A past Fish Hooks (https://teamfishhooks.com/birds-in-the-hair/ ) dealt with the distinction between experiencing natural impulses (e.g., sexual attraction) vs. indulging in sinful behaviors (e.g., lusting), and cited a memorable saying of Martin Luther’s:
“You cannot keep birds from flying over your head, but you can keep them from building a nest in your hair!”
That little saying memorably expresses a profound truth that volumes of theological ruminations often fail to capture: the distinction between that which is an unavoidable aspect of how God made us (physical impulses and emotional reactions) and our temptation to harbor and nurture such sensations for our own sinful self-gratification (e.g. lusting or hating). This earthy metaphor is then a helpful way of navigating the twin traps of feeling guilty for the wholesome gifts with which God has blessed us without being indulgent of sinful behavior because the temptation is ‘natural.’ Birds are beautiful natural creatures that become unwholesome plagues when they roost and multiply where they don’t belong!
Comments elicited by that earlier Fish Hooks suggested that there is another dimension to this topic which is also worthwhile to explore, namely, our own role as those who can intentionally or unintentionally create temptation for others – acting as ‘bird launchers’ as it were.
When Jesus said: “Temptations to sin are sure to come, but woe to the one through whom they come!” (Luke 17:1) He was speaking to this issue, but honestly, doesn’t that seem to raise more troubling questions than it answers? Are we truly held complicit in the moral failures of others?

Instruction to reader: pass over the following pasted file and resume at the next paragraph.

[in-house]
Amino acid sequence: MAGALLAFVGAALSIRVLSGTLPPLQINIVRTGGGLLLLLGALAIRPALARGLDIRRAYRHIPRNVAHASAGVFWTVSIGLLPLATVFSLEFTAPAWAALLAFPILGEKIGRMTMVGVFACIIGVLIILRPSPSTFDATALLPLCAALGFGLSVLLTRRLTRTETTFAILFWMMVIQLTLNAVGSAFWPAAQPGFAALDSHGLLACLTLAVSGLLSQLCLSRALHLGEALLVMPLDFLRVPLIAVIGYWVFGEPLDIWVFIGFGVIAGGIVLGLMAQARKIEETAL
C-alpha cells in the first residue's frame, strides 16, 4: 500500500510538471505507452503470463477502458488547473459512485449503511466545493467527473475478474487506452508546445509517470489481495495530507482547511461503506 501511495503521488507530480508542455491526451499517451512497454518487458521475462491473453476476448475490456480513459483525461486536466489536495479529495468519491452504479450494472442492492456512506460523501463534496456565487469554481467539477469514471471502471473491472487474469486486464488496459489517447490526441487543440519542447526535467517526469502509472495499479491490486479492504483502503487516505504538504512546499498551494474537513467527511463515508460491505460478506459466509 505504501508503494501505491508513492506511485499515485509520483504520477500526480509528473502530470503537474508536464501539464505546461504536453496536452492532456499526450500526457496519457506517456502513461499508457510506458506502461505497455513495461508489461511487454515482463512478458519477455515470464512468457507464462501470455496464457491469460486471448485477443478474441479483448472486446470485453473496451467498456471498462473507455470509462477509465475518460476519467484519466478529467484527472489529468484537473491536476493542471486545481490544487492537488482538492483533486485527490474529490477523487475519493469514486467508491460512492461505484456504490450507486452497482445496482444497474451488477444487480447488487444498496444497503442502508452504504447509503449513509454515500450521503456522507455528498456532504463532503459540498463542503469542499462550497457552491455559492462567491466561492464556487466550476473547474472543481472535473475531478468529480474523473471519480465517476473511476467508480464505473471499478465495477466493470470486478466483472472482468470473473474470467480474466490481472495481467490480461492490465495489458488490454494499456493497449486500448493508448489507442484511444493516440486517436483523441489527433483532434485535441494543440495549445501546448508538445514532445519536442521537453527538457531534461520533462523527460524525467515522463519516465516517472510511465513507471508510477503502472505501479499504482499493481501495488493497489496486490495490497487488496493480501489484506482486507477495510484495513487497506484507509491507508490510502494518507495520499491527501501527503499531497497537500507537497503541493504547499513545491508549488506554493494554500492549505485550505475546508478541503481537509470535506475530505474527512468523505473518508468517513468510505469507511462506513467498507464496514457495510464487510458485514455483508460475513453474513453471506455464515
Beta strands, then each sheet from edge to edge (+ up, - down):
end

Now, few would argue the applicability of Jesus’ warning when we are talking about activities that are deliberately structured to tempt others into sinful behavior (such as dealing drugs, producing pornography, or inciting violence). But are we then to extrapolate from this to every situation where someone might conceivably find temptation to sin in something we do or say? Surely not! By that standard, we would be forced to retreat from all human contact, to repress all the good gifts with which we have been endowed, and to live lives under a cloud of perpetual guilt and uncertainty.
Perhaps we can again gain some guidance from Luther’s little saying by recognizing the wisdom that there is a big practical difference between that which we cannot reasonably control, and that which we participate in willingly! Of course, that still leaves a very large gray area of behaviors wherein Christians will struggle to make the right decisions. On the one hand, each of us is called upon to care for our neighbor, and that means moving beyond simple issues of legal culpability: though yielding to temptation is solely the fault of the sinner, love often requires us to consider his/her weakness and willingly forgo our own freedom (e.g.: not ordering an alcoholic beverage when having dinner with someone struggling with addiction). But it’s also apparent that this can be taken to ridiculous extremes – as ridiculous as trying to keep birds from flying over our heads! So how do we consistently straddle the moral middle?
We actually can’t! Unlike our worldly culture which is concerned with rigid rules, Christian morality is concerned with doing the will of our Heavenly Father, and because of our fallen nature, that’s a standard that we are not well equipped to discern, much less practice. But the good news is that in Christ we live not under guilt but grace. This gives us the freedom to live boldly, doing our best, knowing that though we will surely fail to live perfect lives, Christ has done this for us. Our freedom is not license to behave irresponsibly, nor is it immunity from the struggle of temptation, but it is the assurance that, through the sacrifice of Jesus Christ, our inevitable failures are fully covered by His cloak of righteousness.
“For you were called to freedom, brothers. Only do not use your freedom as an opportunity for the flesh, but through love serve one another. For the whole law is fulfilled in one word: ‘You shall love your neighbor as yourself.’” (Galatians 5:13-14)